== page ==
Champaign, IL, June 13, 2016 - The Journal of Dairy Science (JDS) is a leading source of scientific information on dairy breeding objectives and quantifying selection responses to new selection indices. As a service to its readership, the journal has assembled a collection of 21 research articles on this subject, and ADSA has made all articles in this collection freely available for 30 days due to the importance of the subject matter. This special collection of JDS articles highlighting major advances that have been made in health, longevity, and reproductive traits is hosted by Elsevier and is available online at http://www.
Dairy cows were traditionally selected primarily for increased milk production with secondary consideration of other traits. As more effective tools and new traits have become available, selection processes have evolved. Modern methods emphasize the use of varied selection criteria to create a balanced approach for genetic selection. Selecting a healthy and productive cow is the priority, and new selection indices emphasize health, longevity, and reproductive traits. If one considers selection indices throughout the world, the weighting for milk production is typically less than 50%; in the widely used Net Merit selection index, milk production is weighted at approximately 40%.
Researchers have incorporated new data to enhance the selection indices now used in most countries to include fertility, longevity, and udder health. With the implementation of genomic selection, researchers have proactively developed complex breeding tools to improve animal health and welfare and respond to problems such as limited resources, global warming, and challenging farming conditions.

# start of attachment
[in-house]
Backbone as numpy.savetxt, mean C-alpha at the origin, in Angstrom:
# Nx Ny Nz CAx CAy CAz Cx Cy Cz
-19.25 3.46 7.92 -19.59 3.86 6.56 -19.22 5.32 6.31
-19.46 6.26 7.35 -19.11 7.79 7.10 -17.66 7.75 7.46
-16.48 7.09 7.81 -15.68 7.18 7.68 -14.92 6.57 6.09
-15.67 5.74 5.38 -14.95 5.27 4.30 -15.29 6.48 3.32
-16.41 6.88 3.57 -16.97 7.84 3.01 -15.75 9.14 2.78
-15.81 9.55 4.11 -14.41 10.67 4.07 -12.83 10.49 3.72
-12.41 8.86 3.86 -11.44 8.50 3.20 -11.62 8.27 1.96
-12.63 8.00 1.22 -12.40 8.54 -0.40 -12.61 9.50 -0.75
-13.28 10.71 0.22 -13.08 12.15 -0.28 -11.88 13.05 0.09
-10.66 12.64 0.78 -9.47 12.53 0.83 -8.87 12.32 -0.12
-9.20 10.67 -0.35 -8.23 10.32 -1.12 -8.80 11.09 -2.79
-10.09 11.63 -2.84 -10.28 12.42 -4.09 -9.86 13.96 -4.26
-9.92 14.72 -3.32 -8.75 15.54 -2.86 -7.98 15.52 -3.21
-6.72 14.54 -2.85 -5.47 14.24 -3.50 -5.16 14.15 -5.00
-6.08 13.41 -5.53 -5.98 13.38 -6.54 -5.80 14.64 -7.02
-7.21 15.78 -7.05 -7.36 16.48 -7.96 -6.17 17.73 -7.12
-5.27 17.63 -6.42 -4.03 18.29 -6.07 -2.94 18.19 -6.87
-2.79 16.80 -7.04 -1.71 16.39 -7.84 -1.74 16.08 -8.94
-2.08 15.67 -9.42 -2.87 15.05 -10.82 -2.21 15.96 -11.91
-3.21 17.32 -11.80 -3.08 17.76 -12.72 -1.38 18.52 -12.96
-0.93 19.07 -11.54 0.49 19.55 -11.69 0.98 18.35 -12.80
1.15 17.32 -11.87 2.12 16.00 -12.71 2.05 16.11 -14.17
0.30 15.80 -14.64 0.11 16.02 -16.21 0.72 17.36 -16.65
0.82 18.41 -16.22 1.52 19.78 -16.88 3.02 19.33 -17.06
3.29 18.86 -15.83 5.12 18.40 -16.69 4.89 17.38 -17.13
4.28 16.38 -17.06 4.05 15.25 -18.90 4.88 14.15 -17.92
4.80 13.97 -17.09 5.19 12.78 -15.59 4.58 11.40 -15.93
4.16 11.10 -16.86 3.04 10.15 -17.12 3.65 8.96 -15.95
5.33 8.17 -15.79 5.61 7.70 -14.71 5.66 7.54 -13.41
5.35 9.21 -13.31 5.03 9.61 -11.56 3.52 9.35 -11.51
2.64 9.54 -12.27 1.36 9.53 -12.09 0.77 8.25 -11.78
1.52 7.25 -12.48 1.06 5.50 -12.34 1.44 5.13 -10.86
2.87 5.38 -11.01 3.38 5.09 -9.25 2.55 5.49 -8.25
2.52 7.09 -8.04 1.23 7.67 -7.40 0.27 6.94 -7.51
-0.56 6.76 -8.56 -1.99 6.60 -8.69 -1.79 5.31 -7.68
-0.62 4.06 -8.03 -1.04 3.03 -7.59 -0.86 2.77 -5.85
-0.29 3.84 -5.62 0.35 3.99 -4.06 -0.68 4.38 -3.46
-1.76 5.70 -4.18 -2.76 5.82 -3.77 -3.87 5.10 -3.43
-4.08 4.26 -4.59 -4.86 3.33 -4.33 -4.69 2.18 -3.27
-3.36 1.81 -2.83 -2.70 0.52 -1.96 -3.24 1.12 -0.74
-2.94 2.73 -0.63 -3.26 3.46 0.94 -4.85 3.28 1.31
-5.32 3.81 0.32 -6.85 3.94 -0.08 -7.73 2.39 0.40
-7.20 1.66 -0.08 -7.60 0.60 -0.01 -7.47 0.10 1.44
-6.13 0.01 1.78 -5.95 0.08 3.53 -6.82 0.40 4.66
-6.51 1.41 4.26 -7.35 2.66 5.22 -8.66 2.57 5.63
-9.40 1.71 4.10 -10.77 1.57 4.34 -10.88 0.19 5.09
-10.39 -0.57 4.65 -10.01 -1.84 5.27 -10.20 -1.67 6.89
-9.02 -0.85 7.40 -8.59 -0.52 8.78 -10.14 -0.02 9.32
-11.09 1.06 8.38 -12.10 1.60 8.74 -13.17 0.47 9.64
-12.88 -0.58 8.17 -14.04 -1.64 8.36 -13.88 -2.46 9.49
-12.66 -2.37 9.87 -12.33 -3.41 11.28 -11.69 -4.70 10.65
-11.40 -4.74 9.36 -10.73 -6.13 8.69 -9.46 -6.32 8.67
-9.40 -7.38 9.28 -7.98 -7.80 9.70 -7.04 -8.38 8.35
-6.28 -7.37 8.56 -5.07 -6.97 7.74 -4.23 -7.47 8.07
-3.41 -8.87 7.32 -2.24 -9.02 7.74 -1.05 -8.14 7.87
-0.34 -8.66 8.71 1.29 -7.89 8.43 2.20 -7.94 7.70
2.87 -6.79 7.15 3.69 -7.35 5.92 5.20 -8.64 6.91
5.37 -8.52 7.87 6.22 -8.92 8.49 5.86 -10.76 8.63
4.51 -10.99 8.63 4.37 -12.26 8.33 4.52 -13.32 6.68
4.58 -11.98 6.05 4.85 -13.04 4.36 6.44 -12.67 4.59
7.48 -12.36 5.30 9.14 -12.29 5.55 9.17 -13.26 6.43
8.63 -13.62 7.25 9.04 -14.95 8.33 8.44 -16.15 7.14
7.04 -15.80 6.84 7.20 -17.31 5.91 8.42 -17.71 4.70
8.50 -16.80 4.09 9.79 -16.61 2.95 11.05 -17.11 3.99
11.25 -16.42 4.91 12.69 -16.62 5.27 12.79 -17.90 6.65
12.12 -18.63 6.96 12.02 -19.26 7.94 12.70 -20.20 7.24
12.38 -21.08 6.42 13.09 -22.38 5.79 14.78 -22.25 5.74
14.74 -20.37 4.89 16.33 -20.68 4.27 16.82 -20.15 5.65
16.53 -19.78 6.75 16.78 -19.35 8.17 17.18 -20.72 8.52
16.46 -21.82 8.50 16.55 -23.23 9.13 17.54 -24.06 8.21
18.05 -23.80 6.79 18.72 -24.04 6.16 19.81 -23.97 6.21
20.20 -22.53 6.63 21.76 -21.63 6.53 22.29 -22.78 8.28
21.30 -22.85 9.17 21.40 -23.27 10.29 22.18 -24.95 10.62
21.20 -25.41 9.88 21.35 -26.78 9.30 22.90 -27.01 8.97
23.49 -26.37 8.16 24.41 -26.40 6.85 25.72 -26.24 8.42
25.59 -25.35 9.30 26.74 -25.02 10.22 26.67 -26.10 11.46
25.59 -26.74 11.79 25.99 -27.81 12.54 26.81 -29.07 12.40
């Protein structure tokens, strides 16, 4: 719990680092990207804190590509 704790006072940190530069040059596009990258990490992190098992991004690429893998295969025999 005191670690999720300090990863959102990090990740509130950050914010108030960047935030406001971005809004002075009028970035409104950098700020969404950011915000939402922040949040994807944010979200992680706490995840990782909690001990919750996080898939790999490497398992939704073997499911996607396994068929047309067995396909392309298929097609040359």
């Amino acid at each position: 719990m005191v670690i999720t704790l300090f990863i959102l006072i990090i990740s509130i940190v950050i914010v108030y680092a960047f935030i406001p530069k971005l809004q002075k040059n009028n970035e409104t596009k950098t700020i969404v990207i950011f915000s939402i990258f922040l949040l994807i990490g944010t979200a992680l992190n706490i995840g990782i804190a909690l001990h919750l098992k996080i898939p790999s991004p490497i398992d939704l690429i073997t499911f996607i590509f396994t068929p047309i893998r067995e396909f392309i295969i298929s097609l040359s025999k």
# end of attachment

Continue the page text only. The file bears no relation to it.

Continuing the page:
"The dairy industry has long recognized that selecting cows for health, longevity, and reproduction as well as milk production would create a more functional cow for the industry. New evaluations were developed and incorporated into modern genetic selection indices with a focus on healthy cows. The new era for genomic selection will accelerate the progress that is being made. The next generation of dairy cows will be highly productive, fertile, and live healthy lives, with enhanced welfare and less environmental impact," Matt Lucy, editor-in-chief of Journal of Dairy Science, said.
Journal of Dairy Science is committed to publishing scientific research that helps inform industry and maintains special collections on topics that are of interest to the dairy community. For more information, please visit the journal website, http://www.